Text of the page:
Even so, the accumulating meaning of this scene does not simply gather and rest here. For, in this novel especially, it is a meaningful inversion of perspective which becomes, almost dizzyingly, the means of overcoming the limitation of individual human scope and vision.[8] Amy and Clennam have not only to see with each other’s eyes: rather, when they and their fortunes change places, and now Clennam is confined in the debtors’ prison, they have also to see one another as having taken up each other’s previous places. When Amy offers to Clennam her fortune as an escape from his degradation, Clennam says that acceptance might have been possible “in the bygone days when this was your home and this was your dress”:

“I am disgraced enough, my Little Dorrit. I must not descend so low as that, and carry you—so dear, so generous, so good—down with me. GOD bless you, GOD reward you! It is past.”
    He took her in his arms as if she had been his daughter. (Little Dorrit 634)

In taking Amy to himself, Clennam absorbs the pressure of all the reserves of unpurged feeling which the passage cited above, and the novel as a whole, has barely held within itself. The words “as if”[9] seem to explode with that dense material from the novel’s cumulative past. In stepping into the role of feeling guardian, the embrace does not so much fulfil as stand in for all the things Clennam believes he cannot be to Amy—not lover, not God, not quite father, actually. Yet at the self-same time it does make up for all that her own father was not, should have, and “might have been.” At such moments, it is the novel’s half-events, picked up across the implicit vital memory of the whole work, which now come together to form more than the sum of themselves separately: these tightly packed, silently charged moments of gathered memory are like an explosive bursting of reality out of and beyond itself.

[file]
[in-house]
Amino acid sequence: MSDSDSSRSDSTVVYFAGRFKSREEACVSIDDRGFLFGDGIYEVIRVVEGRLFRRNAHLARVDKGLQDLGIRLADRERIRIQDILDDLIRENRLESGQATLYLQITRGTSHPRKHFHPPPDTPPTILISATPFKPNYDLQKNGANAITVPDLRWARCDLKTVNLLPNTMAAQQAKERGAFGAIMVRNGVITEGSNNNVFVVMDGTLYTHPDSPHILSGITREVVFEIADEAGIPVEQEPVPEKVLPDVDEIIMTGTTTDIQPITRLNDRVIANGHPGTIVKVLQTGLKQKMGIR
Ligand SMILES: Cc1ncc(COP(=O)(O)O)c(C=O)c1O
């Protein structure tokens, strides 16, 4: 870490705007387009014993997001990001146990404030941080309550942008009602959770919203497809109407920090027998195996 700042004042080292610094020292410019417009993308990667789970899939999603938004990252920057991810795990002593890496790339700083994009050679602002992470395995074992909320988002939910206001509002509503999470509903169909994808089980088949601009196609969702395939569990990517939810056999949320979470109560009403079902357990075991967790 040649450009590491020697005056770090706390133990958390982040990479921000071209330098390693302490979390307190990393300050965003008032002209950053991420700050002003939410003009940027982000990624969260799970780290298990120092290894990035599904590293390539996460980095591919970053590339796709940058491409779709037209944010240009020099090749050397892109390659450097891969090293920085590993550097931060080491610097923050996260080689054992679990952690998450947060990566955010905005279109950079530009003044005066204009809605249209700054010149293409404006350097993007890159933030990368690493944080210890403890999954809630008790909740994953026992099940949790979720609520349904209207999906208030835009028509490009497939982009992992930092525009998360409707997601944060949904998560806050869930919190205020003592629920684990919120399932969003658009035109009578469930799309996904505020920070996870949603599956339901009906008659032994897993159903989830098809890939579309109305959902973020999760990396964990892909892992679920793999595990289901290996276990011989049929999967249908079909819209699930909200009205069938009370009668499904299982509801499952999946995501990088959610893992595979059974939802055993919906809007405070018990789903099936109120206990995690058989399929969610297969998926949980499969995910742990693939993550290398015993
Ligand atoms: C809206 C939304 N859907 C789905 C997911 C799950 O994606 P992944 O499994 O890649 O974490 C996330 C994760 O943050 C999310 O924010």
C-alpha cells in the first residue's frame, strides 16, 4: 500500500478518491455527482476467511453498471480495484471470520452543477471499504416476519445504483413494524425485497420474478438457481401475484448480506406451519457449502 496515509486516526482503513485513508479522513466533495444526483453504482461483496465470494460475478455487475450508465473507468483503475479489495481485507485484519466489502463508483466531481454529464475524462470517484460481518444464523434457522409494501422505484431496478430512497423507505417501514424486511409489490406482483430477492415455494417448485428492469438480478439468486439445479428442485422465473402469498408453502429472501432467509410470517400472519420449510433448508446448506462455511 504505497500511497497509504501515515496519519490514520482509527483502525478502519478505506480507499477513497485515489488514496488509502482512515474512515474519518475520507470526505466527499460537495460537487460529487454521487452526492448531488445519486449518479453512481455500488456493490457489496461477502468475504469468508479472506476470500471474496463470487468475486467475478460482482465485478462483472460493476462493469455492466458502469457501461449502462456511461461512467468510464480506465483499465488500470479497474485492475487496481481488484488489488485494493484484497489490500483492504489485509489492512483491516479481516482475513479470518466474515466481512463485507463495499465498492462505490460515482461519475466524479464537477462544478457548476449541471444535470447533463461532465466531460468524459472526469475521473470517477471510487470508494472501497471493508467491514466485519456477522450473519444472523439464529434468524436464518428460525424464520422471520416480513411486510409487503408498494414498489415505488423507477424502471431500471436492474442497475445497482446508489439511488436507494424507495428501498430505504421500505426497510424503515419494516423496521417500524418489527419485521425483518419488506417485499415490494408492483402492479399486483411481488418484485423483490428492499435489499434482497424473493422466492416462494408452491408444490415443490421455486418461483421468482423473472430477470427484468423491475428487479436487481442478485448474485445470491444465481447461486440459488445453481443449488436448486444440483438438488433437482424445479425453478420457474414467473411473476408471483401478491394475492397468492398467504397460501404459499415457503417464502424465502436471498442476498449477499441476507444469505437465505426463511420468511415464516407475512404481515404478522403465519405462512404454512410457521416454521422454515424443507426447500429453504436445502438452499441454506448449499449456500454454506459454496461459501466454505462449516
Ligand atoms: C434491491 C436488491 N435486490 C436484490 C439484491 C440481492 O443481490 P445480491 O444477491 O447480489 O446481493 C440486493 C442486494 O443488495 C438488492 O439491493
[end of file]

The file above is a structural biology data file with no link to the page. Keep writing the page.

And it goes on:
To apply (as critics too often routinely do) the ideology and conceptual discourse of patriarchal-political power structures to such instances is wholly to miss the point: namely, that in the realist novel people like Amy and Clennam are always both too much, and too little for the meanings they generate or sustain, to be adequately explained by any tidy thought about them.[10] For realism’s human beings are like experiments in what is too amorphous or contradictory for static reasoning, models of thinking-out life in struggling practice or of immanently thinking into the most primary and least tractable human relations: parenthood, love, family. It is how the so-called domestic ideology of realism hides within itself a thorough-going and sometimes perilous testing of the most exacting primal realities, bringing apparently conventional characters or thoughts to the very edge of what they seem, even to themselves, to represent.